At one time, it was insulting to be called orthodox. Rav Shamshon Raphael Hirsch commented that “it was not the ‘Orthodox’ Jews who introduced the word ‘orthodoxy’ into Jewish discussion. It was the modern ‘progressive’ Jews who first applied this name to ‘old,’ ‘backward’ Jews as a derogatory term [1]Dan Cohn-Sherbok, Judaism: History, Belief, and Practice (Routledge: 2004), p. 264. .” It was those frustrated with the lack of change who referred to conservative Jews as “orthodox,” meaning “conforming to what is generally or traditionally accepted as right or true; established and approved.” [2]“Orthodox.” oxforddictionaries.com. Oxford University Press, 2015. Accessed August 13, 2015

Today, affiliation with Orthodoxy is a source of pride. Perhaps this is due to the success of Torah Judaism despite the many predictions of its demise. Serious Jews whose lives are guided by halakha and limmud ha-Torah insist on being labeled as Orthodox, despite whatever qualifying word might proceed that term. However, any movement or sub-movement that wishes to call itself Orthodox needs to clearly define its limits. It is in defining these limits that Open Orthodoxy will or will not place itself within the larger world of Orthodox Judaism and the world of Modern Orthodoxy in particular.

We might embrace the post-modernist dream of a religion without denominations. For now, though, the label “Orthodox” serves a function. It defines adherence to a specific set of beliefs and practices. Any individual may practice as they wish and label themselves as they see fit. But as different roadmaps are suggested for the future of the community at large, each alternative route should be accompanied by very clear directions. Robert Frost’s proverbial “road less travelled” may be exciting for some to traverse, but deserves to be labeled for drivers as untried and, very possibly, untrue.

It is not fashionable to define oneself by what one is not. It is much nicer to speak of what and whom one is open to. But definitions imply boundaries – limits. This is especially true if one defines oneself as orthodox. One can be open and be orthodox – but this, by definition, requires a certain resistance to change even as one engages in serious self-introspection, and wariness of blanket inclusion and acceptance even as one welcomes debate and remains respectful of those with whom one disagrees.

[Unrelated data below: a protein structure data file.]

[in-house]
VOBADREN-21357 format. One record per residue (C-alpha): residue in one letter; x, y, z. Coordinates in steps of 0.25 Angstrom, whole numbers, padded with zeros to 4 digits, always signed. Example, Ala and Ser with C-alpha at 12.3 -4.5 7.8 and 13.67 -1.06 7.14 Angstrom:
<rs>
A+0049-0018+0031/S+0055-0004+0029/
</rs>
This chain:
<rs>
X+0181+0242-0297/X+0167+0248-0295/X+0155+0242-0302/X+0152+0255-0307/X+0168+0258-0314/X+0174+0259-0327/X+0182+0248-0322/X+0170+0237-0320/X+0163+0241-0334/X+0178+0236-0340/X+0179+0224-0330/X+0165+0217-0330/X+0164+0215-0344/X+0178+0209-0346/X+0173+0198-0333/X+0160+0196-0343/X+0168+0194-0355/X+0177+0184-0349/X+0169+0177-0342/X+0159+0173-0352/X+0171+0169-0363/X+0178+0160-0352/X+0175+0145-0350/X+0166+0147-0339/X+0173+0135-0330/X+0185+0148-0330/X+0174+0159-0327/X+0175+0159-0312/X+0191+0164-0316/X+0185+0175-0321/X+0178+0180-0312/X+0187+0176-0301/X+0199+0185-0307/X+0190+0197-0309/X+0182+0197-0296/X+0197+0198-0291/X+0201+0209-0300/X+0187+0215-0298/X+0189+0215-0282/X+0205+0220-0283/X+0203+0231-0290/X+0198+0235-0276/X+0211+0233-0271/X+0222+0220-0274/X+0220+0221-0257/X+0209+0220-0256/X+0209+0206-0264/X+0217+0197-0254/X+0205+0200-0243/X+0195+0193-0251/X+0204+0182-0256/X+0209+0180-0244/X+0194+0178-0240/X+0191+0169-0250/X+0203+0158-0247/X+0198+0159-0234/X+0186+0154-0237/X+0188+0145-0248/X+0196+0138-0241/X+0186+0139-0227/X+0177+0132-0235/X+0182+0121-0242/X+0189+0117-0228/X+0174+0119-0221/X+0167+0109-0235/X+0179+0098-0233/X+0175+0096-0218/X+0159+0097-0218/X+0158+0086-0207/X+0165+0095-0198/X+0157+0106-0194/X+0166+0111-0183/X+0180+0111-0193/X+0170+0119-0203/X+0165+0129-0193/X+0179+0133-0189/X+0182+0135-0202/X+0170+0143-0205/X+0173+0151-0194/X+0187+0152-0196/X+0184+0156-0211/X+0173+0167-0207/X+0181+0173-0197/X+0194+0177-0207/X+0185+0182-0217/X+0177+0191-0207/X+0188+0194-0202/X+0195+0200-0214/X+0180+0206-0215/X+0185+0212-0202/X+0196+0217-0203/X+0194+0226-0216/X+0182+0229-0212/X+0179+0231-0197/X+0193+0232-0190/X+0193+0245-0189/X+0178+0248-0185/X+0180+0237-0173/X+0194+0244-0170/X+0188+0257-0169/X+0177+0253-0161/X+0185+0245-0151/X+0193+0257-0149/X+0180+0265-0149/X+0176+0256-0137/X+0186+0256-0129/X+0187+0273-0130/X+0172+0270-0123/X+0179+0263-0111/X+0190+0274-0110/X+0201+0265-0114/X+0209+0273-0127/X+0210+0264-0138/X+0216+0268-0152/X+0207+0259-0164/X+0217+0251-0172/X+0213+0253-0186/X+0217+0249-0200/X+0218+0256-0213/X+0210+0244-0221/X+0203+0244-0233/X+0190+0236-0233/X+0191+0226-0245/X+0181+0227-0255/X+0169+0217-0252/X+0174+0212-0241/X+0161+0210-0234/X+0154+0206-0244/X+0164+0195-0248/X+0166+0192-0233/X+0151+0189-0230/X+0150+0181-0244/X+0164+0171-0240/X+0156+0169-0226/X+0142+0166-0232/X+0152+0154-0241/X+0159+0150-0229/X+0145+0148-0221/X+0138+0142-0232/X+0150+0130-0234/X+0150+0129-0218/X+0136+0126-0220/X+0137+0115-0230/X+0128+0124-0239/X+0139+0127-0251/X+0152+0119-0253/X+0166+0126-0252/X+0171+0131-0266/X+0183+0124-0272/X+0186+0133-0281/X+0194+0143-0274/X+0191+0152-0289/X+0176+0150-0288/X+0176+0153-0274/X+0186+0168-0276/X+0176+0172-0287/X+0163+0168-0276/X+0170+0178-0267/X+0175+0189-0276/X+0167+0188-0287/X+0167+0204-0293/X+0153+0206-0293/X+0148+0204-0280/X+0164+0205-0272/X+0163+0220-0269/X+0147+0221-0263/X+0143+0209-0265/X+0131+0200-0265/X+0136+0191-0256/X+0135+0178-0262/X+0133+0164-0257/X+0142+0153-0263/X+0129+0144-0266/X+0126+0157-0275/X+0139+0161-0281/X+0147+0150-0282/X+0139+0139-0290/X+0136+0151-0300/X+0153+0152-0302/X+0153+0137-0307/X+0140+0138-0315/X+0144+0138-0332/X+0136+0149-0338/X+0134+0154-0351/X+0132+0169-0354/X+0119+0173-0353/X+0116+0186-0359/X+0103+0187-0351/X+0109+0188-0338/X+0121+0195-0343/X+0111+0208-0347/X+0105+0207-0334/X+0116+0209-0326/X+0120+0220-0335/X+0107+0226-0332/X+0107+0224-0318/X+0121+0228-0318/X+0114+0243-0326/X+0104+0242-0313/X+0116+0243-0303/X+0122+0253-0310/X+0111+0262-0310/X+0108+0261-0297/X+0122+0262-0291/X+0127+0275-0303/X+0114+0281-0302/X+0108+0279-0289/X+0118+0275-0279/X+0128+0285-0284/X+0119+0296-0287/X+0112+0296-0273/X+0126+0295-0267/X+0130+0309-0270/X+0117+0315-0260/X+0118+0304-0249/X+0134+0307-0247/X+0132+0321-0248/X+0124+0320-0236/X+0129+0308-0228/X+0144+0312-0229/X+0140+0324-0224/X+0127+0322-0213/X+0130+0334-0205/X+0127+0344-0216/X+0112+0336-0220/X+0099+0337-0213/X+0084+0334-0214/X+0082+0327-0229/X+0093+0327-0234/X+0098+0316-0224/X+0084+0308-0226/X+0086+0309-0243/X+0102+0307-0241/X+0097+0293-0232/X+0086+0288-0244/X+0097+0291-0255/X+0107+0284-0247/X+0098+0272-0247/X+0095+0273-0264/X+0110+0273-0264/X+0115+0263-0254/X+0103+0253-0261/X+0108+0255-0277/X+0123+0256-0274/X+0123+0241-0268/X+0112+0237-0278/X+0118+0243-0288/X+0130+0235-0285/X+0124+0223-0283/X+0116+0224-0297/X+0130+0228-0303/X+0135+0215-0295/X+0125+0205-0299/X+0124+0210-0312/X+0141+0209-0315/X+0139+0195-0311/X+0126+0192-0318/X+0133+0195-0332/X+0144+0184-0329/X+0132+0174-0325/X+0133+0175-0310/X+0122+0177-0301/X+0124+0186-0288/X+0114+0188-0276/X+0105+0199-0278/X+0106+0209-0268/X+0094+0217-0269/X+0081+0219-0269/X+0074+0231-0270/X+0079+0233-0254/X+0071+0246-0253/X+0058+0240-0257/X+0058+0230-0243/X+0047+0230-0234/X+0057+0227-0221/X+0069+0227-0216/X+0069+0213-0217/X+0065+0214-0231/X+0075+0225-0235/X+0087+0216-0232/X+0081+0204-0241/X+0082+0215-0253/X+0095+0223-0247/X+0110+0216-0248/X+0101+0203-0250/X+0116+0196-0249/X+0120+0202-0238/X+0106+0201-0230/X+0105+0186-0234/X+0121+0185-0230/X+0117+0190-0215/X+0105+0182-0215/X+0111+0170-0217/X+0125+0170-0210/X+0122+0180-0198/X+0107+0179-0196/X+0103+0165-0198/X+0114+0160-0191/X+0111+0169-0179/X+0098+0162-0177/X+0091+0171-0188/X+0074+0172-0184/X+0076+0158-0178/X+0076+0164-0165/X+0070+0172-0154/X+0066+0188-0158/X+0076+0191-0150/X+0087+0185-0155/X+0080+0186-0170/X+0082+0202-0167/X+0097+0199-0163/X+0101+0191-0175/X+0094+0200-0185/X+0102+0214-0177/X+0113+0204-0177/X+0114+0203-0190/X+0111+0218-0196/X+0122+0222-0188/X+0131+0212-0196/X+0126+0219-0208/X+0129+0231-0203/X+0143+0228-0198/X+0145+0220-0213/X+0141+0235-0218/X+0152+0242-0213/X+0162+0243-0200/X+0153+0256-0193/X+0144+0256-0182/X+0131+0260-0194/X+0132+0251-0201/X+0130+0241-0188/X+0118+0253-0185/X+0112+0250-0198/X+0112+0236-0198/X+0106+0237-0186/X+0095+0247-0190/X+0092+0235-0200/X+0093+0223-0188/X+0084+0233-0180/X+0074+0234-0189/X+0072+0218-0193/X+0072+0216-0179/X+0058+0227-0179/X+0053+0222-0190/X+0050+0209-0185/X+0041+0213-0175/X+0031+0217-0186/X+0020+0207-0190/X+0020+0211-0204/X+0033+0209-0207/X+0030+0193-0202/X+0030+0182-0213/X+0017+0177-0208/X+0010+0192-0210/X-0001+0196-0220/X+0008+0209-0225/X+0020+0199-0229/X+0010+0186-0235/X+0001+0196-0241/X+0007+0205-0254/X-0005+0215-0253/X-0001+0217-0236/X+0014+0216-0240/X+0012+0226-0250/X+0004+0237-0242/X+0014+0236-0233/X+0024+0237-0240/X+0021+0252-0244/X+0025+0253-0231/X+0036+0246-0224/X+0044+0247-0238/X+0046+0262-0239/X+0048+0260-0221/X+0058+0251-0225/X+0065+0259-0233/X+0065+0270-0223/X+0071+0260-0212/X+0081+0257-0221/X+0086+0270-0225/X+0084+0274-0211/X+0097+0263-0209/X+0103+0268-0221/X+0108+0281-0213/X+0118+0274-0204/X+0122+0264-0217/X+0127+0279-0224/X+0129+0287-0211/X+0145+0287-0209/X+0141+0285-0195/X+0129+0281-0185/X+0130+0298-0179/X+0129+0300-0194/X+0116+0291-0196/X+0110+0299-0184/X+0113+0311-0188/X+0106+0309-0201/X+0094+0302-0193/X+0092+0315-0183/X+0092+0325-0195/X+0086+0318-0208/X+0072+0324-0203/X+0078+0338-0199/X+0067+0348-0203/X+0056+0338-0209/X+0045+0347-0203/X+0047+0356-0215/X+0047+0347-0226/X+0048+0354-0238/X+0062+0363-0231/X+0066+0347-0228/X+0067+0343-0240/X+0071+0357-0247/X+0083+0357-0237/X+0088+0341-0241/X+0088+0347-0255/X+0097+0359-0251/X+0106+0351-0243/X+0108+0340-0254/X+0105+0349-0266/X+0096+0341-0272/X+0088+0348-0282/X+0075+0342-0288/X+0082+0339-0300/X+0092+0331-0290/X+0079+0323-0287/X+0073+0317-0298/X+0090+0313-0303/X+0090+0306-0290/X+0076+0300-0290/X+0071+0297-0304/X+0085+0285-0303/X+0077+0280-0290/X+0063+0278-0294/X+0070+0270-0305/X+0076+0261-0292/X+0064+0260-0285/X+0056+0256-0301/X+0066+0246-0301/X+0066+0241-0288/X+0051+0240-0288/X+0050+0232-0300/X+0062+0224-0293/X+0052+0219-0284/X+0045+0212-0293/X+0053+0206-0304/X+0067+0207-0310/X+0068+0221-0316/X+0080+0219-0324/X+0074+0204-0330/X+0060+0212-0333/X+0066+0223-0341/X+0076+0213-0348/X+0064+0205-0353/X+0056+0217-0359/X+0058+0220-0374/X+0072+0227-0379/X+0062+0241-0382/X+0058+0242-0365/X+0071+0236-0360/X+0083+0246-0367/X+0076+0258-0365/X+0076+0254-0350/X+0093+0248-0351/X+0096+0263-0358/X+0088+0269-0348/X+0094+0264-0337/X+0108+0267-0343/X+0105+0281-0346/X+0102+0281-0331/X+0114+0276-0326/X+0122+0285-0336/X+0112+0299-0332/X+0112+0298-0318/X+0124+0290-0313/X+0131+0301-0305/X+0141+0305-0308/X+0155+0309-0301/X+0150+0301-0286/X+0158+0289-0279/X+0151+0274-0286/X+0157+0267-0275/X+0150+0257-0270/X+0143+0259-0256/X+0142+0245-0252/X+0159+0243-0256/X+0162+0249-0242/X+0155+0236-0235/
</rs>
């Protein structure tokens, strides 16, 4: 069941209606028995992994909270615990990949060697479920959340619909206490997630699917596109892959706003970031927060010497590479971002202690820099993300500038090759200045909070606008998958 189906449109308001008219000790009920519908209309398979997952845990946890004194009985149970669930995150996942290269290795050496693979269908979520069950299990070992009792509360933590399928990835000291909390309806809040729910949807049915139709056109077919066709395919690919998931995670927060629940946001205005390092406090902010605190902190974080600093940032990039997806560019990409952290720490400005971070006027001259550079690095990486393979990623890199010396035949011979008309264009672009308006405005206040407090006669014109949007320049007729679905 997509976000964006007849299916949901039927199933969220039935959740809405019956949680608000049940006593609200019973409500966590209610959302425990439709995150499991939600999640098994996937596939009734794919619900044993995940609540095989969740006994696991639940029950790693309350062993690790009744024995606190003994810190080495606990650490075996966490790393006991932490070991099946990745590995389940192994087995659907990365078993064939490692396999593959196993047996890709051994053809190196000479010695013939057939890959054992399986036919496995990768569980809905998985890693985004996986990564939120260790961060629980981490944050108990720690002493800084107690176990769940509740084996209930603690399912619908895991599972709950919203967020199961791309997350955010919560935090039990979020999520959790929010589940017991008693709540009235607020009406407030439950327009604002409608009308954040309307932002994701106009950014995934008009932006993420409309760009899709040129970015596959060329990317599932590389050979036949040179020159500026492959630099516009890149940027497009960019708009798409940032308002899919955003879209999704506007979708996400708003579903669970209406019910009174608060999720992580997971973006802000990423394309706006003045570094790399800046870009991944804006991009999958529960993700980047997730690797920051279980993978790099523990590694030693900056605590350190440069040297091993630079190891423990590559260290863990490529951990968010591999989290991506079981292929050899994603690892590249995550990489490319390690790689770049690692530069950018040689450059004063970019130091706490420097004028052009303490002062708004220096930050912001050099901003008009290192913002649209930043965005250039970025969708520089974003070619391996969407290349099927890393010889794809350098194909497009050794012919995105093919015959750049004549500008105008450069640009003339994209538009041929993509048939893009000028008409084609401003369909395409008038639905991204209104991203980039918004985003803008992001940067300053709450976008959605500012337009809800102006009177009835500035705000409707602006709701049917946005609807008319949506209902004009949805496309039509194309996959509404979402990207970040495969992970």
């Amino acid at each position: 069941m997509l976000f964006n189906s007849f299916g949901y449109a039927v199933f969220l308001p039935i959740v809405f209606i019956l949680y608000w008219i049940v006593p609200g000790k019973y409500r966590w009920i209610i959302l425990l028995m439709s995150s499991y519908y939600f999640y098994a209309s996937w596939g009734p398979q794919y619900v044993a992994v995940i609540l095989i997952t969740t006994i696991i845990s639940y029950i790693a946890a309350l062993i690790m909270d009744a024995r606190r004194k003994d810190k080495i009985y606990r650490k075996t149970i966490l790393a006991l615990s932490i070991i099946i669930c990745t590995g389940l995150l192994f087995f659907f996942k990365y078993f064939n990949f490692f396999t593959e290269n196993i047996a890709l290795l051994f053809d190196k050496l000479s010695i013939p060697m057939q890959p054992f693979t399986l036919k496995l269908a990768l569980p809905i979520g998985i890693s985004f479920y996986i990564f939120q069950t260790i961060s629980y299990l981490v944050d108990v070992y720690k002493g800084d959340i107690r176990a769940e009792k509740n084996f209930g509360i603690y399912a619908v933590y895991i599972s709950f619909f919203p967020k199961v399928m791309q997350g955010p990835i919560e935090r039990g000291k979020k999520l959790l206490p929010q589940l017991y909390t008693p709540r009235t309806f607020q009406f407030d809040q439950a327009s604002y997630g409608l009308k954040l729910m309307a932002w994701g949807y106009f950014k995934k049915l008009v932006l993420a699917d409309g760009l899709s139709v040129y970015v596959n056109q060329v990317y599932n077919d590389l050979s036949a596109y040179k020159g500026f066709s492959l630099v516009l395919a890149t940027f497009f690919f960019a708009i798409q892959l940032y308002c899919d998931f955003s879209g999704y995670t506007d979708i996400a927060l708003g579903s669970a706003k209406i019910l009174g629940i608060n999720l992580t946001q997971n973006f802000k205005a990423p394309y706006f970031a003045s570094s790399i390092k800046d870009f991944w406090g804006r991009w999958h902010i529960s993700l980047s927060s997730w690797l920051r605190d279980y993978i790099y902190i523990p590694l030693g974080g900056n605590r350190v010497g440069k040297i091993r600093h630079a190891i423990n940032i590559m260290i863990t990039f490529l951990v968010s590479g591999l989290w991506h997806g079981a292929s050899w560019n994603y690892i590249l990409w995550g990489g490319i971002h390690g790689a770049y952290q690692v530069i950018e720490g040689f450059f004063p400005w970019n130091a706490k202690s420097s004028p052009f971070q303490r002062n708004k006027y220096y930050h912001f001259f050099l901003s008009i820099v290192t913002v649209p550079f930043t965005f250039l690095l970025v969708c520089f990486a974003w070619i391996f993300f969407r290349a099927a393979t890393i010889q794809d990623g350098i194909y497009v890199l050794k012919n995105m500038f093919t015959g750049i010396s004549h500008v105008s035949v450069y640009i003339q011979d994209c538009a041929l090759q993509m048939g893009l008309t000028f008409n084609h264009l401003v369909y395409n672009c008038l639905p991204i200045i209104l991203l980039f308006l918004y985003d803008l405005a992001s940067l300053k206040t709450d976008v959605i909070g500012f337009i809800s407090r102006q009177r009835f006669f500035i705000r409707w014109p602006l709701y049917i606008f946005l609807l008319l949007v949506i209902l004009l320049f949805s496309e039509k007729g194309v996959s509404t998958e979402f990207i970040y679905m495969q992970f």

Finally, it needs to be stated that there is a most human dimension to the developments that have bred this symposium. If Open Orthodoxy does, in fact, position itself as a separate movement – or if it is placed there by those who are wary of it – it will result in a significant rift in our small Modern Orthodox world. Ultimately, we are not dealing with “movements” but with people, fellow Jews. Two individuals who sat next to each other in synagogue may now find themselves in two separate shuls. It may not be fair to argue that communal unity alone is a reason for proponents of Open Orthodoxy to change their strongly held opinions. However, the possibility of a tragic schism in our tiny community must give us all pause.

After penning much of this short essay, my wife and I were blessed this week with the birth of our first granddaughter. This life-changing event has only deepened the convictions expressed in this piece.

An author advocating for openness and change recently proposed orthodox experimentation as the next step for the Jewish community. “Implicit in this type of experiment,” he wrote, “is the readiness to fail, the ability to try something and say this does not work [sic].” As I hold my first granddaughter in my arms and look her in the eyes, I feel the need to prepare for her something more than uncertainty. And why should I settle? She is blessed to have been born into a world of Torah tradition which has assured the survival of our people until this day. Orthodoxy has never left, and please G-d will never leave, the passing of our precious mesorah down to chance.

About the Author: Menachem Penner is the Dean of the Rabbi Isaac Elchanan Theological Seminary and the Rabbi Emeritus of the Young Israel of Holliswood.

 

Endnotes

Endnotes
1Dan Cohn-Sherbok, Judaism: History, Belief, and Practice (Routledge: 2004), p. 264.
2“Orthodox.” oxforddictionaries.com. Oxford University Press, 2015. Accessed August 13, 2015

About Menachem Penner

Marc Penner is the Dean of the Rabbi Isaac Elchanan Theological Seminary and the Rabbi Emeritus of the Young Israel of Holliswood.

One comment

  1. Rabbi Penner’s comments are important, but his closing thought deserves further comment: “If Open Orthodoxy does, in fact, position itself as a separate movement – or if it is placed there by those who are wary of it – it will result in a significant rift in our small Modern Orthodox world.”
    The passive voice of “if it is placed there” conceals the fact that those who disdain the label “Open Orthodox” (myself among them) have an active part to play in determining how tolerant the Orthodox community will be of a range of a wider range of views and practices. It is possible to be rigorously observant and doctrinally Orthodox without the need to define one’s religious identity by those who one excludes.